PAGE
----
presented.. The College Council also approved a two-tier funding for grants that need technology services and to authorize the College's Technology, Services, and Resources to develop a fee schedule that can help finance the College's infrastructure needed to support the college's existing and future technology needs.

        One new Standing Committee was approved: the Research Committee which was charged with: supporting faculty and doctoral student research, supporting grant PIs, facilitating new grant initiatives, and developing functions and forums to further enhance the research capacity within the College.

        Ad-Hoc Committees--Two new Ad Hoc committees were established: the Ad Hoc Committee on Effective Teaching and the Ad Hoc Committee on the Dean's Evaluation. The first committee was asked to explore two topics related to course evaluation: 1) evaluation of distance learning and web-based courses and 2) forms used in the evaluation process of effective teaching. The second committee was responsible for providing oversight and coordination for the evaluation of the Dean during the 2000-2001 year.

        Clearly, each of the standing committees made significant contributions to the College as evidenced by the sampling below.

        GPC-- The Graduate Program Committee approved a new Ph.D. program (Second Language Acquisition / Instructional Technology Ph.D. Program) and a separate track for a PhD program in School Psychology. They also approved a new Certificate Program in College Teaching. They also reviewed and revised the College's credentialing procedures.

        MA Admissions--A subcommittee was appointed to develop a proposal for alternative admission requirements for the Master?s program. As a result of action taken by the College Council, the College of Education will no longer require a GRE score from
        candidates in order to be admitted to its Masters degree programs. Individual programs within the College may decide to eliminate or retain the GRE score as part of their admissions requirements. Each program that decides to eliminate the GRE score as part of its admissions requirements was asked to submit a plan for selecting Masters degree-seeking students to the Graduate Programs Committee for approval. Those that wish to retain the GRE along with other current documents and procedures do not need to seek approval of their admissions plan.

        FBC--During its first year of operation, the College's Finance and Budget Committee came to the realization that a budget process must be developed along with a budget calendar for the 2001-2002 year. A memorandum was sent to Department Chairs asking for their ideas and recommendations that will help the FBC as it develops budget guidelines and procedures. The Committee agreed that timelines and databases are important to a structured process. There was discussion on creating a master calendar and the process for collecting faculty productivity data during the coming academic year.

        It was also determined that the FBC should notify faculty members early in the year of the date by which budget requests should be submitted for the FBC consideration and then sent to the College Council for review. As the budget process is developed, timelines will be incorporated into the process so that department chairs can plan accordingly. Members agreed that in order to start the process, FBC would need to have data on the total expense dollars allocated to the departments, the number of faculty FTE (including visiting faculty), salaries, and allocations for OPS.

        CETC--The College of Education Technology Committee participated in the interviews conducted with candidates applying for the new director of the College's Technology Services and Resources office.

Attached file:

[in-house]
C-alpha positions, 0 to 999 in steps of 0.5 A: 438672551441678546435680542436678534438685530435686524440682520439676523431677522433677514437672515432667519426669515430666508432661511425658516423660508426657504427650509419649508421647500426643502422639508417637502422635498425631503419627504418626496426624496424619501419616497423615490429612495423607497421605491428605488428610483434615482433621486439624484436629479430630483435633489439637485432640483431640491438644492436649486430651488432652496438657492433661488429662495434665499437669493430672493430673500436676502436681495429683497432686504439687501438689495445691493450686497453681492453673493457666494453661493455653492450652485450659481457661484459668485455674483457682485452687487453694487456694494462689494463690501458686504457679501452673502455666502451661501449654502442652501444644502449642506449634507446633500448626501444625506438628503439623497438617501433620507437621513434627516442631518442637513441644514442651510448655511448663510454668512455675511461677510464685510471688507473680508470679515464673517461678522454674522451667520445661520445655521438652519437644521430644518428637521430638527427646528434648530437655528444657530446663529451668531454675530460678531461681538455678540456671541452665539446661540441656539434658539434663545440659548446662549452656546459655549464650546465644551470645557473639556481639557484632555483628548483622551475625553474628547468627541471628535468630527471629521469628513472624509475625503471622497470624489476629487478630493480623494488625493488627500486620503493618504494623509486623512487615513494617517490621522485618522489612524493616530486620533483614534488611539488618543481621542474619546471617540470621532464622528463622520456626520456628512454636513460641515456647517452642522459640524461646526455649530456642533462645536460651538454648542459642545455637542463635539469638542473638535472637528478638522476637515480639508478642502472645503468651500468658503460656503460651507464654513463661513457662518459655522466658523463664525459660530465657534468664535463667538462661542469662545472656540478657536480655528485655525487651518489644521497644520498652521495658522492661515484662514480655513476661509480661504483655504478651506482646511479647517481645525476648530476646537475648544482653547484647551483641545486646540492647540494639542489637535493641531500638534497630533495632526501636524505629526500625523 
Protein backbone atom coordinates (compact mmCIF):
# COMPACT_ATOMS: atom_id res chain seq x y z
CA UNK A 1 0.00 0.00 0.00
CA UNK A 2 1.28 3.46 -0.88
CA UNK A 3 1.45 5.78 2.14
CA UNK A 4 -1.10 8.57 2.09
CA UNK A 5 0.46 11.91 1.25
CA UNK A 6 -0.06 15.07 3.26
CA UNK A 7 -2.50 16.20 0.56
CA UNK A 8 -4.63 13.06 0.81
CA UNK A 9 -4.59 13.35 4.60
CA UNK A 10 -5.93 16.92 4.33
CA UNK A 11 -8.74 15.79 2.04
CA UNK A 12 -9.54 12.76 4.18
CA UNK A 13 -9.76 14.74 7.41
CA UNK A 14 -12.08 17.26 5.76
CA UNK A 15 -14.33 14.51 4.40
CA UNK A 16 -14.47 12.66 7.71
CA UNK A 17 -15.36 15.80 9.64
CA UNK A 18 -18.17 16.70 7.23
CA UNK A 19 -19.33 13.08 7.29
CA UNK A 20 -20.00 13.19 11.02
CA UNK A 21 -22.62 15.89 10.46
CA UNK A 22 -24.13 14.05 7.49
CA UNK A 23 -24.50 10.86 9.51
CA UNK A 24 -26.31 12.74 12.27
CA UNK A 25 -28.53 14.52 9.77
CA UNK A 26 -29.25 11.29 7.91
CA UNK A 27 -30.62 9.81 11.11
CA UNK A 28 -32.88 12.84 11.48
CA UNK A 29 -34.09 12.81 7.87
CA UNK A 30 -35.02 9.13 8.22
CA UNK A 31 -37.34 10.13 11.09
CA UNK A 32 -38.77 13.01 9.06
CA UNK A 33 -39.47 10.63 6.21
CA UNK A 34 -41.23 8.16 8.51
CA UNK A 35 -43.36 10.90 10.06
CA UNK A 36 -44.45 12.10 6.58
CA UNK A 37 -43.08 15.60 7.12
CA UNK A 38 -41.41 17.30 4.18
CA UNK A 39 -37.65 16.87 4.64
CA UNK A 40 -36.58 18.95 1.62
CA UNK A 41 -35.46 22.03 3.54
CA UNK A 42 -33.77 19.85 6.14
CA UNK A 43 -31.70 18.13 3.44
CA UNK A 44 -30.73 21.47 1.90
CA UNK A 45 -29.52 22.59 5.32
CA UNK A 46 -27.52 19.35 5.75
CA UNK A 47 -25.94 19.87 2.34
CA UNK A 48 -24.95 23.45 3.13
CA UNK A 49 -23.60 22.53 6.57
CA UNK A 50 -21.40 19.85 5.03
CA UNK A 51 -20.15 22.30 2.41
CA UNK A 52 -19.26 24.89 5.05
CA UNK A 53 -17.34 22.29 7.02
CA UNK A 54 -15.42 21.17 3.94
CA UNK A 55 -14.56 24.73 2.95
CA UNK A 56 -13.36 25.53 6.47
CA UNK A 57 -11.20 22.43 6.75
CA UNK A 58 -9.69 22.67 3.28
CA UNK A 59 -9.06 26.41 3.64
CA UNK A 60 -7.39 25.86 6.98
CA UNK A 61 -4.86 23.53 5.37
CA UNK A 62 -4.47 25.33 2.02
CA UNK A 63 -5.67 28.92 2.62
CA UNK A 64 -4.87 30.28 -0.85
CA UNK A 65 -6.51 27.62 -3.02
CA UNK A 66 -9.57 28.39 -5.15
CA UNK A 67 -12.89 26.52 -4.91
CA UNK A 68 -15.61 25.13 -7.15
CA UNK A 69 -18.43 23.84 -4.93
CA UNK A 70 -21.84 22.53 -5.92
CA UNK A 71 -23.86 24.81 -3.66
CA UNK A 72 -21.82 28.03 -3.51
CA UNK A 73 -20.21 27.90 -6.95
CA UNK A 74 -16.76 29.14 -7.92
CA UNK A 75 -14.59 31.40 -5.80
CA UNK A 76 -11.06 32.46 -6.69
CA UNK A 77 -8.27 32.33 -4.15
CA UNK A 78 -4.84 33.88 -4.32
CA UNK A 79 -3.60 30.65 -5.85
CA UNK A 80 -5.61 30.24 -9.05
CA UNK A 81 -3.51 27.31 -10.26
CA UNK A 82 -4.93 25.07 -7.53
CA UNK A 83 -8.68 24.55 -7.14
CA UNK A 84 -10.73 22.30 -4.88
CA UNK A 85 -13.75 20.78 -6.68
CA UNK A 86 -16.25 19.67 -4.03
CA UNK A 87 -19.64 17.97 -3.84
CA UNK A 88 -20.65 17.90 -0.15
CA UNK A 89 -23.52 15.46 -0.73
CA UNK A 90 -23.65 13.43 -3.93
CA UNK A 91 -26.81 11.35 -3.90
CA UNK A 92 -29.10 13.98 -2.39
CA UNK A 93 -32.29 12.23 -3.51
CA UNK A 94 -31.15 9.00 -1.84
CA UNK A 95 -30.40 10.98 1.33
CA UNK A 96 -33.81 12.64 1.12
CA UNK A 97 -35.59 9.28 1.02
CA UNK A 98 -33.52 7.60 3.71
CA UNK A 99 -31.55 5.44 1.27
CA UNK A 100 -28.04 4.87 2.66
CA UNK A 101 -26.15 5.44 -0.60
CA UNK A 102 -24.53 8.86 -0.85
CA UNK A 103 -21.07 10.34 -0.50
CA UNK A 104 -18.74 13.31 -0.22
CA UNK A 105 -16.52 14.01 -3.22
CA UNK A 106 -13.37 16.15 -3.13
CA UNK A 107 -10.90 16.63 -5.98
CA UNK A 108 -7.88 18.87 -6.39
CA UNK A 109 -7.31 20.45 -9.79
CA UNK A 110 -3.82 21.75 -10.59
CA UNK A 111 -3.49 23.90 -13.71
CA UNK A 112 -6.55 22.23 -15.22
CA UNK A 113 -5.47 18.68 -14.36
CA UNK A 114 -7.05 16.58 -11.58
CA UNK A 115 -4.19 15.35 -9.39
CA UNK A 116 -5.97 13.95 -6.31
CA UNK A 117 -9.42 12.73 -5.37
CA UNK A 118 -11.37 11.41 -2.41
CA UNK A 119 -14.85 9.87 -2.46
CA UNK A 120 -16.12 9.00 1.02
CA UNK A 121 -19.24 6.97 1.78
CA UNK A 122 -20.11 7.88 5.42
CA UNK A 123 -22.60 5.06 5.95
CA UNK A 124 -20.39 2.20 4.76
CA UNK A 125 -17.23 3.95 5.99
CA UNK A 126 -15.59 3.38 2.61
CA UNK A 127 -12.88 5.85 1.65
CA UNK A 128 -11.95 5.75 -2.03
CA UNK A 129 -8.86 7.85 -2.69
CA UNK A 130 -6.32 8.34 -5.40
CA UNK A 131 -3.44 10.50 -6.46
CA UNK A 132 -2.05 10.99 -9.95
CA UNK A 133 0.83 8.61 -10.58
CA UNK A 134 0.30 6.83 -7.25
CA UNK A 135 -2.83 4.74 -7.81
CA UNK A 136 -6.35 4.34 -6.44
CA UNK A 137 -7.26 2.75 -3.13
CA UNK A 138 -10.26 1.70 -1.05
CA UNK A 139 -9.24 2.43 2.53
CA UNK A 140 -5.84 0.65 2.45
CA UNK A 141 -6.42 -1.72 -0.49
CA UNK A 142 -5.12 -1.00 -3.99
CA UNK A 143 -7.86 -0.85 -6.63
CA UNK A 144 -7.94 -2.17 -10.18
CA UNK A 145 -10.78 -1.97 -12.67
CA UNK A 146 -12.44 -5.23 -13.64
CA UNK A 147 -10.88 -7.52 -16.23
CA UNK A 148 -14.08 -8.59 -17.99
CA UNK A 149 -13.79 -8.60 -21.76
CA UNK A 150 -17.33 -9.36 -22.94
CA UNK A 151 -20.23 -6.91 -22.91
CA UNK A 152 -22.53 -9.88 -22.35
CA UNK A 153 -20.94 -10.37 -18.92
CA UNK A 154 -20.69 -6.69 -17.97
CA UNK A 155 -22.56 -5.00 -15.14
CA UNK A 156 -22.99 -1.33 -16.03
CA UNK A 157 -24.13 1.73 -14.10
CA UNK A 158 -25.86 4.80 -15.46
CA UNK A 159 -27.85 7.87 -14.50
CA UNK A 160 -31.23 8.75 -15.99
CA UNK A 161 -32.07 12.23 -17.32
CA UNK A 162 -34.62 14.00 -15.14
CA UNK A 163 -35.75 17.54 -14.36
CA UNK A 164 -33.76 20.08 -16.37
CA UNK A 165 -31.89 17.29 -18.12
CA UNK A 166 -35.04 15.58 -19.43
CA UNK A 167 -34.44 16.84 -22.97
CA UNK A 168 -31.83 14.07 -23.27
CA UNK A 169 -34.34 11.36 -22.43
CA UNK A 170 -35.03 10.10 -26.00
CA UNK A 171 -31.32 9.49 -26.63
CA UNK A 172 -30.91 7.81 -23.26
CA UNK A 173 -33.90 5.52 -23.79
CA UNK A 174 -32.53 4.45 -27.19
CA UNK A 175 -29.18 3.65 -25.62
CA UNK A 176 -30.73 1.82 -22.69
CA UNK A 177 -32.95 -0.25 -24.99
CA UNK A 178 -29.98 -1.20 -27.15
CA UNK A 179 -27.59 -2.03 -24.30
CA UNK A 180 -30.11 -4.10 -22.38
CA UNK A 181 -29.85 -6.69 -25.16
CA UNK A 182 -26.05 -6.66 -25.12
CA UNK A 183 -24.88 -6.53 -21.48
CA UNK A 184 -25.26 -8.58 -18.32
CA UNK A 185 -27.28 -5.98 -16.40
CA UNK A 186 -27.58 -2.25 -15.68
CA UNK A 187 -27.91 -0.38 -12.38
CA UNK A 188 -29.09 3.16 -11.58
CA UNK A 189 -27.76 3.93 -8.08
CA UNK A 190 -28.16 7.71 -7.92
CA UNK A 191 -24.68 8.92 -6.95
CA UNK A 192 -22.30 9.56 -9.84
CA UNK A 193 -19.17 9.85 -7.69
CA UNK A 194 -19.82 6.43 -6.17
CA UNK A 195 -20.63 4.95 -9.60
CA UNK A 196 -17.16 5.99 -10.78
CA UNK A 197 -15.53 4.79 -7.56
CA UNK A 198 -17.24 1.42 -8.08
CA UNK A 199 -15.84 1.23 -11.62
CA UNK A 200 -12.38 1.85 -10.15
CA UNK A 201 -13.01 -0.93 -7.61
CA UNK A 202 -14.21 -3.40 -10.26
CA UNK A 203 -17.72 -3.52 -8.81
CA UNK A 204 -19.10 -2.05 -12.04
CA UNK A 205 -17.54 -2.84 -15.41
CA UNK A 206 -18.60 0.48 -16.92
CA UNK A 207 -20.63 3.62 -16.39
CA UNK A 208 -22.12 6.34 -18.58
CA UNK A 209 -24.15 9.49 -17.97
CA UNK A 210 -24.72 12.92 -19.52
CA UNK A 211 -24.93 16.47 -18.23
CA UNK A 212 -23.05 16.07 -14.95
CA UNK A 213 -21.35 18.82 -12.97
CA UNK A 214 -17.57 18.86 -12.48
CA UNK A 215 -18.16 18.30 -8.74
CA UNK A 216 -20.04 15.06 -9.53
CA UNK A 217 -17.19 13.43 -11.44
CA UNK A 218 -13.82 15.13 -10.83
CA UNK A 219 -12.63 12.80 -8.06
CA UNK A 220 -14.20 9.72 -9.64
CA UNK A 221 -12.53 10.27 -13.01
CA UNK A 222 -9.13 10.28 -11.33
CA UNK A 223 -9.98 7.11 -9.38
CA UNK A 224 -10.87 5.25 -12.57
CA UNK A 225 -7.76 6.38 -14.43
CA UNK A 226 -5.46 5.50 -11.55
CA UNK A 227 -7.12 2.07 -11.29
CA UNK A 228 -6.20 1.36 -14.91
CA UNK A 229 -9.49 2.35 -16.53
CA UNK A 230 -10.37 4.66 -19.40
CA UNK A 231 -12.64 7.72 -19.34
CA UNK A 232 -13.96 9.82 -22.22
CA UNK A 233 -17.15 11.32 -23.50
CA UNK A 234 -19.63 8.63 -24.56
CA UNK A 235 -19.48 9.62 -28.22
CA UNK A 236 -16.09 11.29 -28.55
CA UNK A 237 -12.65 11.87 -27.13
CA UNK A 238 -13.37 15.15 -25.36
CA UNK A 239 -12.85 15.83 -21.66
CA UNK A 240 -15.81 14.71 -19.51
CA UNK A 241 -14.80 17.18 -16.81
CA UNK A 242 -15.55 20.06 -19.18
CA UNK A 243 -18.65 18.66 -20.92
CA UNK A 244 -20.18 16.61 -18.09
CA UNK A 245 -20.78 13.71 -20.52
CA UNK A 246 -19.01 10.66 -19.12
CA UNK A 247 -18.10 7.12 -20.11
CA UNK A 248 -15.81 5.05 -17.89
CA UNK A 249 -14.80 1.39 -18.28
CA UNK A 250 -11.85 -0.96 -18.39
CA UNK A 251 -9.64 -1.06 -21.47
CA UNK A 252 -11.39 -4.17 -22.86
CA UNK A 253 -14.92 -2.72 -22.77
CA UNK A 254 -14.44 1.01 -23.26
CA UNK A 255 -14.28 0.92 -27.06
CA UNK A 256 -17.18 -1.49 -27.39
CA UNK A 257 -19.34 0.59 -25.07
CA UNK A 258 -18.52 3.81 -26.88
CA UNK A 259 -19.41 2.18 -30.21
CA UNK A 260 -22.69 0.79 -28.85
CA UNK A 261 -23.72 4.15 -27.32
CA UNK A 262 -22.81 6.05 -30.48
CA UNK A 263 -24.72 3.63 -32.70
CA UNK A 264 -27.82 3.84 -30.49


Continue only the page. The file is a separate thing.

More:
Weaknesses related to Standard 6 cited as a result of the last NCATE review:
        (Advanced Only) The number of faculty is not sufficient to support doctoral programs.

Please indicate how the unit has addressed these weaknesses.
        Efforts to increase the number of faculty credentialed to supervise doctoral dissertation research and work with doctoral students as members of dissertation supervisory committees have continued. In 2000-01, 14 new faculty members were added to the cadre of faculty serving on doctoral supervisory committees, resulting in a 13% increase of faculty in this area. Six faculty members were credentialed at the full level and thus were added to the cadre of faculty credentialed to serve as major professors and supervise doctoral dissertation research. This represented a 12% increase in fully credentialed faculty. Another 8 new faculty members were credentialed at the associate level to serve on doctoral committees or serve as co-major professors along with a fully credentialed faculty member. Our procedures for mentoring of junior faculty to move toward becoming fully credentialed faculty that were implemented in fall 1998 are now coming to fruition. At the end of 2001 we expect to see several more faculty me



        mbers receiving credentialing at the full level.


Section D. Other weaknesses cited during the prior visit.

Other evaluations, changes and improvements during this year:
Other weaknesses cited as a result of the last NCATE review:
        The conceptual framework lacks coherence and is inconsistently articulated.


Please indicate how the unit has addressed these weaknesses.
Section 4. - Program Information from Title II, Appendix C, Institutional questionaire, Section II, Program Information.
(Note: The data reported here should be identical to what was submitted to your state on April 7,2001)

Teacher preparation program definition
A. Enrollment: What was the total number of students enrolled in your teacher preparation program during the academic year 1999-2000, including all areas of specialization?
2450 (total number of enrolled students; from Question A.1)

B. Supervised student teaching: How many students (in the regular program and any alternative route programs) were in programs of supervised student teaching during academic year 1999-2000
883 (total students in supervised teaching; from Question B.2)


Number of supervising faculty (Supervising Faculty Definition)
1999-2000
Prior Year
Appointed full-time faculty in professional education
80
N/A
Appointed part time faculty in professional education and full-time in institution
0
N/A
Appointed part-time in professional education; not otherwise employed by institution
59
N/A
Total supervising faculty
139
N/A
1

Participation data: (question 5)
a. The average number of hours per week required of student participation in supervised student teaching in these programs was:
37.5 hours.
b. The total number of weeks of supervised student teaching required is:
14 weeks.
c. The total number of hours required is:
525 hours.

Additional Changes in the Unit:



Enter the Name of the Person Filling Out the Report: Hilda Rosselli